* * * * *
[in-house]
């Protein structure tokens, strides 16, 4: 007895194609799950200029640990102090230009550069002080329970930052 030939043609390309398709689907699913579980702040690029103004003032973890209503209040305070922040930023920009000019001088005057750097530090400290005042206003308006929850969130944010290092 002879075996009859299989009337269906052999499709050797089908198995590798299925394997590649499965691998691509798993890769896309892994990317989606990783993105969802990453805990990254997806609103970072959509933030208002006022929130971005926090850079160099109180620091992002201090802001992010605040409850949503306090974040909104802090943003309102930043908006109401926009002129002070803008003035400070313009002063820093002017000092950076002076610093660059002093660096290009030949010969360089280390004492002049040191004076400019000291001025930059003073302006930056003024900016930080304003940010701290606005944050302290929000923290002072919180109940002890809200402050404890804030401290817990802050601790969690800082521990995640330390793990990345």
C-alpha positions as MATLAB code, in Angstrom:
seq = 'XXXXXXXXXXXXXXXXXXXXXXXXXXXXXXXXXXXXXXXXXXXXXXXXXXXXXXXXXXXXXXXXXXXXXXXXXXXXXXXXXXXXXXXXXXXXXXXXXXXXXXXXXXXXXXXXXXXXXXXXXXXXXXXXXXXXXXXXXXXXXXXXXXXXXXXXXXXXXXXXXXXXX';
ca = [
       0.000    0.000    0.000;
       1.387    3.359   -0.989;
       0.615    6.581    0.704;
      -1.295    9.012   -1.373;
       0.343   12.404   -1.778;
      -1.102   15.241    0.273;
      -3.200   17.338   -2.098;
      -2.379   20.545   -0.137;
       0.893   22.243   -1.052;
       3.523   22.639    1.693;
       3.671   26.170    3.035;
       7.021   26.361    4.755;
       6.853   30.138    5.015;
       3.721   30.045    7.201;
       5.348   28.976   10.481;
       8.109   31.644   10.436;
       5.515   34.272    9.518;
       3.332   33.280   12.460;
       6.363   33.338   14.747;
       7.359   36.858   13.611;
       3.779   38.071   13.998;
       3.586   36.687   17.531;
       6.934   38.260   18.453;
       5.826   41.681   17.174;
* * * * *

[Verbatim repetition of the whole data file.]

[in-house]
């Protein structure tokens, strides 16, 4: 007895194609799950200029640990102090230009550069002080329970930052 030939043609390309398709689907699913579980702040690029103004003032973890209503209040305070922040930023920009000019001088005057750097530090400290005042206003308006929850969130944010290092 002879075996009859299989009337269906052999499709050797089908198995590798299925394997590649499965691998691509798993890769896309892994990317989606990783993105969802990453805990990254997806609103970072959509933030208002006022929130971005926090850079160099109180620091992002201090802001992010605040409850949503306090974040909104802090943003309102930043908006109401926009002129002070803008003035400070313009002063820093002017000092950076002076610093660059002093660096290009030949010969360089280390004492002049040191004076400019000291001025930059003073302006930056003024900016930080304003940010701290606005944050302290929000923290002072919180109940002890809200402050404890804030401290817990802050601790969690800082521990995640330390793990990345």
C-alpha positions as MATLAB code, in Angstrom:
seq = 'XXXXXXXXXXXXXXXXXXXXXXXXXXXXXXXXXXXXXXXXXXXXXXXXXXXXXXXXXXXXXXXXXXXXXXXXXXXXXXXXXXXXXXXXXXXXXXXXXXXXXXXXXXXXXXXXXXXXXXXXXXXXXXXXXXXXXXXXXXXXXXXXXXXXXXXXXXXXXXXXXXXXX';
ca = [
       0.000    0.000    0.000;
       1.387    3.359   -0.989;
       0.615    6.581    0.704;
      -1.295    9.012   -1.373;
       0.343   12.404   -1.778;
      -1.102   15.241    0.273;
      -3.200   17.338   -2.098;
      -2.379   20.545   -0.137;
       0.893   22.243   -1.052;
       3.523   22.639    1.693;
       3.671   26.170    3.035;
       7.021   26.361    4.755;
       6.853   30.138    5.015;
       3.721   30.045    7.201;
       5.348   28.976   10.481;
       8.109   31.644   10.436;
       5.515   34.272    9.518;
       3.332   33.280   12.460;
       6.363   33.338   14.747;
       7.359   36.858   13.611;
       3.779   38.071   13.998;
       3.586   36.687   17.531;
       6.934   38.260   18.453;
       5.826   41.681   17.174;